Fundamentally, fairness is only really meaningful when dealing like with like. It is basically fair to apportion an inheritence equally to offspring. But what if one of the offspring is severely disabled?
We are different, so life will necessarily not be the same for any of us. To one degree or another, some will get a better deal than others.
But people often do not ponder long on the degree with which this difference manifests itself in the real World. Insomnia is a very common complaint, disturbing sleep and leaving the poor sufferer somewhat less than fully energised each day. I discivered today that my friend Nick cannot remember at all ever failing to sleep well. Even allowing for a poor memory, he essentially falls asleep within 3 minutes if hitting the pillow every night, his mind free from worries or thoughts that might keep him awake. Each morning he awakes fully energised, ‘like a bullet’ in his words, often working for 12 hours.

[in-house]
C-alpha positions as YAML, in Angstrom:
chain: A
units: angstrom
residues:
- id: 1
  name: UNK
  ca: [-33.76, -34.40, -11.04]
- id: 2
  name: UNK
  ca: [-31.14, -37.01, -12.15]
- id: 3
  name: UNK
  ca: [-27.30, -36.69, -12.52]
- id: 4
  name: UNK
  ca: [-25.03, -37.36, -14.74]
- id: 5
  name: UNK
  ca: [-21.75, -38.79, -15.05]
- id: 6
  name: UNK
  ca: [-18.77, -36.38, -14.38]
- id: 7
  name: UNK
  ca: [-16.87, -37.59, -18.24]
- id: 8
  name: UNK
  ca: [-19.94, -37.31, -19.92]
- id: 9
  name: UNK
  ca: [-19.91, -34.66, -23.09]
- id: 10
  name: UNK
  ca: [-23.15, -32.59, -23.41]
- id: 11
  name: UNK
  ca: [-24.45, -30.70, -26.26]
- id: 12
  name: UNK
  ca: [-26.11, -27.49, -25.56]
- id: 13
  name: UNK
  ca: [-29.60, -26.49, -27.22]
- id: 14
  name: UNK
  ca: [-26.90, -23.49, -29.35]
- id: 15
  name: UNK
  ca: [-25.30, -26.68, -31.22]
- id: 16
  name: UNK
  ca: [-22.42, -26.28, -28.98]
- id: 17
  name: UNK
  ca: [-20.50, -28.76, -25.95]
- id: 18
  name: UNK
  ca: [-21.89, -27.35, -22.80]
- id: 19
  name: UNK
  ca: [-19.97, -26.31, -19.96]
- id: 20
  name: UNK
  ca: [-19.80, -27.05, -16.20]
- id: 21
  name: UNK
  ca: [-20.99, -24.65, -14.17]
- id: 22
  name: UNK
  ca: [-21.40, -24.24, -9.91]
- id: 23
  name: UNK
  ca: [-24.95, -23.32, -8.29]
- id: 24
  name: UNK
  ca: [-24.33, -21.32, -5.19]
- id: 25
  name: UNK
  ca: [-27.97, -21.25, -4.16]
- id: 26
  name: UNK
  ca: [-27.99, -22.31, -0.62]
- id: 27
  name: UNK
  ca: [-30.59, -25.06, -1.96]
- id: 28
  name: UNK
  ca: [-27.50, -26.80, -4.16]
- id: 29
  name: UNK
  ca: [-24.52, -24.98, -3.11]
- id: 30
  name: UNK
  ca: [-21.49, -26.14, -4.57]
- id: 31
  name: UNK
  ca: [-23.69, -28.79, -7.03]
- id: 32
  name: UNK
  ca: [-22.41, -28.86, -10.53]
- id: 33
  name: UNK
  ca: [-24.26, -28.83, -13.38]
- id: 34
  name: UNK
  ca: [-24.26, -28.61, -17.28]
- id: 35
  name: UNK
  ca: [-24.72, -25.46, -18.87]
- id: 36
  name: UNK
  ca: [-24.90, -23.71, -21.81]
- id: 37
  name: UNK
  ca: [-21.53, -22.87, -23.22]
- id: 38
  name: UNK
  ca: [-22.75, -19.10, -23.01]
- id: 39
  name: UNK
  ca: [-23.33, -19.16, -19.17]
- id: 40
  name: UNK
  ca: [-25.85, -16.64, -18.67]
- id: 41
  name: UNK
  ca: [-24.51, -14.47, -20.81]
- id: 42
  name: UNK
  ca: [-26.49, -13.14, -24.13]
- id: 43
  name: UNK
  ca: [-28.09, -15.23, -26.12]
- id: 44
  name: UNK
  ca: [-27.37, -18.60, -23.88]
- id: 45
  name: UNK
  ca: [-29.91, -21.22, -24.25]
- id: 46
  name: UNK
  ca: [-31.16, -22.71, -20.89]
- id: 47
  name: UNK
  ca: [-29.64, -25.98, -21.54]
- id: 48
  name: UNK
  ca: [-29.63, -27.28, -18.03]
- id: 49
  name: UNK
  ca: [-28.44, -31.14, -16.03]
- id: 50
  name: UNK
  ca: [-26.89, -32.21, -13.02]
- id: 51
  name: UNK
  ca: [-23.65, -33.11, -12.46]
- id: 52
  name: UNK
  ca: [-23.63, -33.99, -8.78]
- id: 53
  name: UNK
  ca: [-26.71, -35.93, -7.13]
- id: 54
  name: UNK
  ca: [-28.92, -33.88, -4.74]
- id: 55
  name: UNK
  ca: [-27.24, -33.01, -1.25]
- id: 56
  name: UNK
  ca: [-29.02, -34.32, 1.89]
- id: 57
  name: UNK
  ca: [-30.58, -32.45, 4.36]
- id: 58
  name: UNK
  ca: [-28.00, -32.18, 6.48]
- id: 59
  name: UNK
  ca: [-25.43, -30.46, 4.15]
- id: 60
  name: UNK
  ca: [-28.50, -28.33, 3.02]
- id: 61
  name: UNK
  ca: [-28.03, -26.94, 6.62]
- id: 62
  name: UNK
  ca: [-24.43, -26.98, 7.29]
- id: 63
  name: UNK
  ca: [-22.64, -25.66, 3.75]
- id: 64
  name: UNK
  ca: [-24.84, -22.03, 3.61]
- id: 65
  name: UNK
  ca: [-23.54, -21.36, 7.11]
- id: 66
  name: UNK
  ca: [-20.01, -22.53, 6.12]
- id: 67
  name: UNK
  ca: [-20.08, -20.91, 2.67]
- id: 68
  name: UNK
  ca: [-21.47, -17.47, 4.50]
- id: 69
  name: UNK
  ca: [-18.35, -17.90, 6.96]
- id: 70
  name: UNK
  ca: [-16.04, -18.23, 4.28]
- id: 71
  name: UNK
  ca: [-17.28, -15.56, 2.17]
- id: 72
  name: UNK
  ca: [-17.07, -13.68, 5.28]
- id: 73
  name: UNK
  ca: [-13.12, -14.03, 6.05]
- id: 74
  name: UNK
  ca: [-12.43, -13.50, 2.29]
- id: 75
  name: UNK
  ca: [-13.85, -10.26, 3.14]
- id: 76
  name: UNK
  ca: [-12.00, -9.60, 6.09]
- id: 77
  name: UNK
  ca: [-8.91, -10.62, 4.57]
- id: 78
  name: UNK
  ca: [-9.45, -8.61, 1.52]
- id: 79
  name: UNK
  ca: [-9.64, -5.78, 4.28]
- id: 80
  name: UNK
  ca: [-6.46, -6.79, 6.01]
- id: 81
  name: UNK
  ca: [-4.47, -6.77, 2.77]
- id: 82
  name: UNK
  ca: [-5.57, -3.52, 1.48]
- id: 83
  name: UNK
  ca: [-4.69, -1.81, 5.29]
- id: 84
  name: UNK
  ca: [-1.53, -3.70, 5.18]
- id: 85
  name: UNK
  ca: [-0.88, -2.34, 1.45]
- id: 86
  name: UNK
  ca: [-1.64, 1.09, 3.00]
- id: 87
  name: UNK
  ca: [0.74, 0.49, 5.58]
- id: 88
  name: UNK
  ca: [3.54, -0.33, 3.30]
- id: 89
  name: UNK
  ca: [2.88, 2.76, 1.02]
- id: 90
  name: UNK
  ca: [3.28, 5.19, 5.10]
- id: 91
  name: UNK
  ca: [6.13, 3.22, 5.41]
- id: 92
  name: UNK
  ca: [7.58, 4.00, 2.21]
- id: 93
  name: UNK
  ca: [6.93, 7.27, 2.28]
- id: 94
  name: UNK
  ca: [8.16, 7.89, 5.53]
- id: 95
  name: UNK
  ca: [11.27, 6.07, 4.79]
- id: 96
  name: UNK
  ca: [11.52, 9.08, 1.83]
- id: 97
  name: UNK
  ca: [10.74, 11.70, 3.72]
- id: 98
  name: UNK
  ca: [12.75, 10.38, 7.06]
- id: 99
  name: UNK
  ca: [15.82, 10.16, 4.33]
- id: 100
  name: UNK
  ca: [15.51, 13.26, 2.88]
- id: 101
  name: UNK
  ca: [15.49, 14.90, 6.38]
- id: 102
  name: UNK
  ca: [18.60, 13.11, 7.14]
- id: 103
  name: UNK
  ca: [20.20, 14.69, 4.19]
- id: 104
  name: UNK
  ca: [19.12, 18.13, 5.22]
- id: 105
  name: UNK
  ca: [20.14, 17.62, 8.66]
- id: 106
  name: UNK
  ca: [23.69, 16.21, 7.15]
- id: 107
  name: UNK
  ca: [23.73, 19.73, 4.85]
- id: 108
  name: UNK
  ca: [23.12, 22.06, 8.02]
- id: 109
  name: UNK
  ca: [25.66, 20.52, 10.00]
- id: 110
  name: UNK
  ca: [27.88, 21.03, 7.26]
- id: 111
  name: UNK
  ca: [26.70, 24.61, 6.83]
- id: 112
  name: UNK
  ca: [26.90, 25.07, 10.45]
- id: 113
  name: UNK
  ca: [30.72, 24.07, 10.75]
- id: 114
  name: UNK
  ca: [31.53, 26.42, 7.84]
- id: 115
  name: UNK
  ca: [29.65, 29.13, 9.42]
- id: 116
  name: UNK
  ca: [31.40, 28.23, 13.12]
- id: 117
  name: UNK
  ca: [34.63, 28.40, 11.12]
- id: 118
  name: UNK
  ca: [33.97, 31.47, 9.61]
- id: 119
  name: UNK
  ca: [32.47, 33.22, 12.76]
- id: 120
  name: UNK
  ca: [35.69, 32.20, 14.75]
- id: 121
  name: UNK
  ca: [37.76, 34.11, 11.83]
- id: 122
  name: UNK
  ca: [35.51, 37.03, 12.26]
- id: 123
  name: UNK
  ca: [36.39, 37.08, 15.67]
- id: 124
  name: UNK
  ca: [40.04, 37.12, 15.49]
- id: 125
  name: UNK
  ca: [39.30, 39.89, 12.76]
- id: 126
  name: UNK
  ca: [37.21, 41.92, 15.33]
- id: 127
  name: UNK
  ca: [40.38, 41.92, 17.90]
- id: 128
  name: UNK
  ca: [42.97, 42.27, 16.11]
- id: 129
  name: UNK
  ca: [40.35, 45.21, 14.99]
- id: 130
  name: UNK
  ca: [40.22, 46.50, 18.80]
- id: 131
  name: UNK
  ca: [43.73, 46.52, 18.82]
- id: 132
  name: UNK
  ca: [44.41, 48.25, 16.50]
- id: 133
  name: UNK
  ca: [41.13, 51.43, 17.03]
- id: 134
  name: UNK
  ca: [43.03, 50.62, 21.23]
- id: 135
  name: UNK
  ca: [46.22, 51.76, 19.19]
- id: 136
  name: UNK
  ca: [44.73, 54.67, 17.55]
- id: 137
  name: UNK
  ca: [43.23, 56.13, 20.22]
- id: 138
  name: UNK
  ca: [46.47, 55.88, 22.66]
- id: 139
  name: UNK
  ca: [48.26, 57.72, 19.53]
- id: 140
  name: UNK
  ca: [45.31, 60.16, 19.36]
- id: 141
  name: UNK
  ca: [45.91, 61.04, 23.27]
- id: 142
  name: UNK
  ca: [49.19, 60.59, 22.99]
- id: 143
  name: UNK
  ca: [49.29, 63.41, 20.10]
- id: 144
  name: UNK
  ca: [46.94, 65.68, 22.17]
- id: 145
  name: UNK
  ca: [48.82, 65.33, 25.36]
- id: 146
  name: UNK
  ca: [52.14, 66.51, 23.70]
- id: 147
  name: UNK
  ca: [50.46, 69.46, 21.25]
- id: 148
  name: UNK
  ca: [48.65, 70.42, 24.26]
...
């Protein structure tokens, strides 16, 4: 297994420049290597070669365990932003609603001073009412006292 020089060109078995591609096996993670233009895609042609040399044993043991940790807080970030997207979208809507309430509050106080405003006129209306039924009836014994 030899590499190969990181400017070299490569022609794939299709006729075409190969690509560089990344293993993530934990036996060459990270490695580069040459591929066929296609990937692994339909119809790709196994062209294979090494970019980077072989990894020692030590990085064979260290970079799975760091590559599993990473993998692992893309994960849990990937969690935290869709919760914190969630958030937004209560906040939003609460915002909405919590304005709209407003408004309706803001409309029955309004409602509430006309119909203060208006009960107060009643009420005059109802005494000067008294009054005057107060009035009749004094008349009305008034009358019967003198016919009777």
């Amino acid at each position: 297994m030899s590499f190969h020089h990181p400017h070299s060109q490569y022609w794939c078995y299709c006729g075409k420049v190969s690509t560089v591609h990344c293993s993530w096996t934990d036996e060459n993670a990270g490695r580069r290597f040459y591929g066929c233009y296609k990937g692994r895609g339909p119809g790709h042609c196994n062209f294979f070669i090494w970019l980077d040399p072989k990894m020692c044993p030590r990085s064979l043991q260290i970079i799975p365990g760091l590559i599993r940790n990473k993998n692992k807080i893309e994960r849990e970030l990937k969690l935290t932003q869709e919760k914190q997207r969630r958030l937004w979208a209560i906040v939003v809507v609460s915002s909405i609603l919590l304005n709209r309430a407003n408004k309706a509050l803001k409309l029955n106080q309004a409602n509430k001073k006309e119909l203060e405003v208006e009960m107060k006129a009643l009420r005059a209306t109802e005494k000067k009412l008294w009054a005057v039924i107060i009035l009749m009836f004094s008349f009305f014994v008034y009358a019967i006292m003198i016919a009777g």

Additionally, and at least in part a corollary of the good sleep, he cannot remember when he was last ill.
So, every day as far as he can remember, he functions effortlessly, unrestrained by tiredness or illness of mind or body.
For many people, never in their whole life have they had a day as good as Nick’s normal day. Yes, of course, you get used to good and bad, but I certainly know which I would prefer.
Statistically, Nick is stratospheres healthier than almost everyone in the UK. He is a nice, pleasant, friendly, happy fellow, and you wonder what on earth he has done to deserve this. But this is life – indiscriminantly treating people very very very differently.